Environment Secretary George Eustice said, “A year on from the Trade and Cooperation Agreement, a positive picture is emerging for our fishing industry…reports Asian Lite News.
Fishing communities across the UK will benefit from better infrastructure, strengthened supply chains, new jobs and an investment in skills thanks to a £75 million boost for the sector announced by the government.
The investment will strengthen the sector’s ability to land more fish in the UK and take them to market faster. This will be achieved by improving the capacity and efficiency of our harbours and processing facilities while boosting the long-term sustainability of the fishing industry and supporting jobs, increasing opportunities for coastal communities and levelling up across the country.
A £65 million infrastructure scheme will be made available for projects such as modernising ports and harbours alongside increasing capacity and efficiency at processing and aquaculture facilities. A competition will be run to identify the best projects, prioritising those that reduce carbon emissions, helping increase the sustainability of the sector and contributing towards the UK’s commitment to reach Net Zero by 2050.
Up to £10 million will also be used to encourage new entrants into the processing, catching and aquaculture sectors, alongside training and upskilling current workers. We will do this by offering an improved package of training to people joining the industry and making it easier for people from coastal communities to progress through their career.
The two funding schemes are the second and third parts of the £100 million UK Seafood Fund designed to level up coastal communities across the UK. This follows the Science and Innovation pillar, announced in September, which is investing in new technology, trialling new gear and supporting world-class research to improve the productivity and long-term sustainability of the industry.
The investment will ensure the industry and coastal communities are equipped to benefit from additional quota gained as a result of the Trade and Cooperation Agreement (TCA) signed last year with the EU. Following our departure from the Common Fisheries Policy, there have been uplifts in quota for UK vessels, with the value of UK-EU fishing opportunities for the UK in 2021 totalling approximately £333 million.
Environment Secretary George Eustice said, “A year on from the Trade and Cooperation Agreement, a positive picture is emerging for our fishing industry. Today, we are announcing a £65 million infrastructure scheme which will allow us to modernise ports and harbours and increase capacity and efficiency at processing facilities. A £10 million fund will encourage new entrants into the processing, catching and aquaculture sectors, and train and upskill those in the industry. We are committed to levelling up coastal communities across the UK, and this marks a period of rejuvenation for our fishing industry.”
Sustainability is an important aspect of both schemes. The Infrastructure pillar will invest in the transition to renewable energy. Examples could include the electrification of UK ports to accommodate docking of electric or hybrid powered ships as well as increasing use of solar panels. Port electrification has already proven effective in cutting fossil fuel consumption and reducing emissions produced by the fishing industry. The transition of the UK seafood industry to more sustainable practices and a greater use of renewable sources will drive down energy costs, protect fish stocks in the future and improve sales as well as building on the UK’s reputation as a global leader in action to protect the environment.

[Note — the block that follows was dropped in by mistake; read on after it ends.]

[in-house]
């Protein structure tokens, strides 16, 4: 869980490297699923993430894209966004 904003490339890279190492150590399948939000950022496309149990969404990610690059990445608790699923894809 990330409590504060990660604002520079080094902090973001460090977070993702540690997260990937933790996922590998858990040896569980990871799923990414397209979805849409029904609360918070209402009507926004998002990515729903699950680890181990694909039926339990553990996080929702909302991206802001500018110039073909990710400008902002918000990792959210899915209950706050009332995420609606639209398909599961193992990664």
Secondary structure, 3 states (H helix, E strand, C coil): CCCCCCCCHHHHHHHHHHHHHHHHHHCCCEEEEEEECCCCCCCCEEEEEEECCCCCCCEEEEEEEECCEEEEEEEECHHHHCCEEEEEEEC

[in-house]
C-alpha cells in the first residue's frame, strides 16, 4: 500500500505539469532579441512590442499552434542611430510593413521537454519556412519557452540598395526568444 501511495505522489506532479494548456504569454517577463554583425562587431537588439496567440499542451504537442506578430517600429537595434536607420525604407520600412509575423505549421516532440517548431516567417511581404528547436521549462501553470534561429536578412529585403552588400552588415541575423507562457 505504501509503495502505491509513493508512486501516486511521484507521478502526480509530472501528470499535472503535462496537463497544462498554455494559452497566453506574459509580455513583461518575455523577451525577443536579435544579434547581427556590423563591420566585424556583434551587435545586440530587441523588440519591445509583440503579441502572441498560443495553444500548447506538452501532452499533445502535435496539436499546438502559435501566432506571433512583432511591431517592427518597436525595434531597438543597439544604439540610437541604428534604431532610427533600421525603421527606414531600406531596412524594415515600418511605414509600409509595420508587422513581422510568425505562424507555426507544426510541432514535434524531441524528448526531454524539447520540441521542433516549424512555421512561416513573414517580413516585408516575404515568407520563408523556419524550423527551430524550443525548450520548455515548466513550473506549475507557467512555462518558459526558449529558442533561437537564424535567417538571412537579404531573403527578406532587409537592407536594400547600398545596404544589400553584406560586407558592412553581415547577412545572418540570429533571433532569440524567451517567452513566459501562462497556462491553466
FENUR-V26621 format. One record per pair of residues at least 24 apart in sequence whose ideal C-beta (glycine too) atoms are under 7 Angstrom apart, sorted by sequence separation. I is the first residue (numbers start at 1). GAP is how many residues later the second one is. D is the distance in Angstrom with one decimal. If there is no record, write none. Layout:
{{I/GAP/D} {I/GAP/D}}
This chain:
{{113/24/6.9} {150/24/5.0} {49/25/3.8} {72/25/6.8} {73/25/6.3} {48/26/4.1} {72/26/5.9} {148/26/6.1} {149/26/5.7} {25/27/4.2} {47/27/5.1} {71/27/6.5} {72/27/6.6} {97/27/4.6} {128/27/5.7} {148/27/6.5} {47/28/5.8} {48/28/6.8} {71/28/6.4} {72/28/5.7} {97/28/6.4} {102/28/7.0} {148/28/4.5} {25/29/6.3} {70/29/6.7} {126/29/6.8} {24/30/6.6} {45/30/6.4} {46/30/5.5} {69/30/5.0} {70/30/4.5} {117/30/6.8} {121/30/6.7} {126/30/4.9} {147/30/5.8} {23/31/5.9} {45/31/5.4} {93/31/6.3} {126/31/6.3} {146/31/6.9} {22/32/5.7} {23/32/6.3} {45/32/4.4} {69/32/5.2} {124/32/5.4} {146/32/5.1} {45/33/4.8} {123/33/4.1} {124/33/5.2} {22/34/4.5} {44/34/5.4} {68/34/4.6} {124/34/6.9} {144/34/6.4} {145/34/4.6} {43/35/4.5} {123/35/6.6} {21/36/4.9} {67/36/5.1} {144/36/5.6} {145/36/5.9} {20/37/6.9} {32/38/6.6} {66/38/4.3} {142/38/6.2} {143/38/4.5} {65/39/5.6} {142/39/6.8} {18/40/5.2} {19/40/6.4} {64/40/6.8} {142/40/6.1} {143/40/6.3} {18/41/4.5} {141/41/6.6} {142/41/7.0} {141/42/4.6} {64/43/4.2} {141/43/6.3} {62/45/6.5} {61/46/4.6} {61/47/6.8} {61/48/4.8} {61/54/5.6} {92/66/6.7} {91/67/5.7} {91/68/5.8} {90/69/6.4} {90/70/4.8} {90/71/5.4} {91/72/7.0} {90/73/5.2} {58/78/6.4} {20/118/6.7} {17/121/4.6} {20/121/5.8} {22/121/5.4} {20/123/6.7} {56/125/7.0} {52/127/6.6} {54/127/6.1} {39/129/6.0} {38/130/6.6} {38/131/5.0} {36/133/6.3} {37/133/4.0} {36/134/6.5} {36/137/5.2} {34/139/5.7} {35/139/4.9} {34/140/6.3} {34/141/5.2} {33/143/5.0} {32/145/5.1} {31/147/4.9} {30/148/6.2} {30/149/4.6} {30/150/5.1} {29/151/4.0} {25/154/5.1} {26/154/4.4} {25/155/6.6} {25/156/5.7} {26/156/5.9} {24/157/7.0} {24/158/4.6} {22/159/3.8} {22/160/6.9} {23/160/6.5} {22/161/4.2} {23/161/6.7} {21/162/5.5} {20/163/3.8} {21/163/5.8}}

Supporting the long-term future of the fishing sector, fishers will also be trained in more sustainable fishing techniques. This will help businesses work alongside offshore wind developments and existing Marine Protected Areas. The funding will also provide further support for fishers and industry workers through the development of new, tailored courses in business management, mathematics and literacy, as well as courses on health, safety and wellbeing improvements to existing courses with funding for staff and equipment.
A further £1 million will be dedicated to promoting UK seafood, further details of which will be set out in 2022.
Secretary of State for Levelling Up, Michael Gove, said, “This multi-million pound investment will have a real and tangible impact on coastal communities across country and the UK fish industry. It will support the creation of jobs and training opportunities that will help put the industry on a sure footing for the future. We are working hard to boost local communities and spread opportunity to every corner of the country as we level up the nation.”
In a further move to ensure that fishing communities reap the benefits of Brexit, the package of measures known as the ‘economic link’, also includes increasing the minimum percentage of UK crew members that must be on board vessels to 70%, creating more job opportunities for UK residents. It will contribute to the financial boost to the local economies in fishing communities. The amount of fish that must be landed in the UK after it is caught will rise from 50 to 70%, meaning more fish being sold and processed in the UK. Vessels that do not meet the landing or crewing requirement will be required to donate quota that provides valuable extra fishing opportunities to the inshore fleet. This will be increased from 16.5% to 20% in 2022 and we will seek to increase the current threshold over time.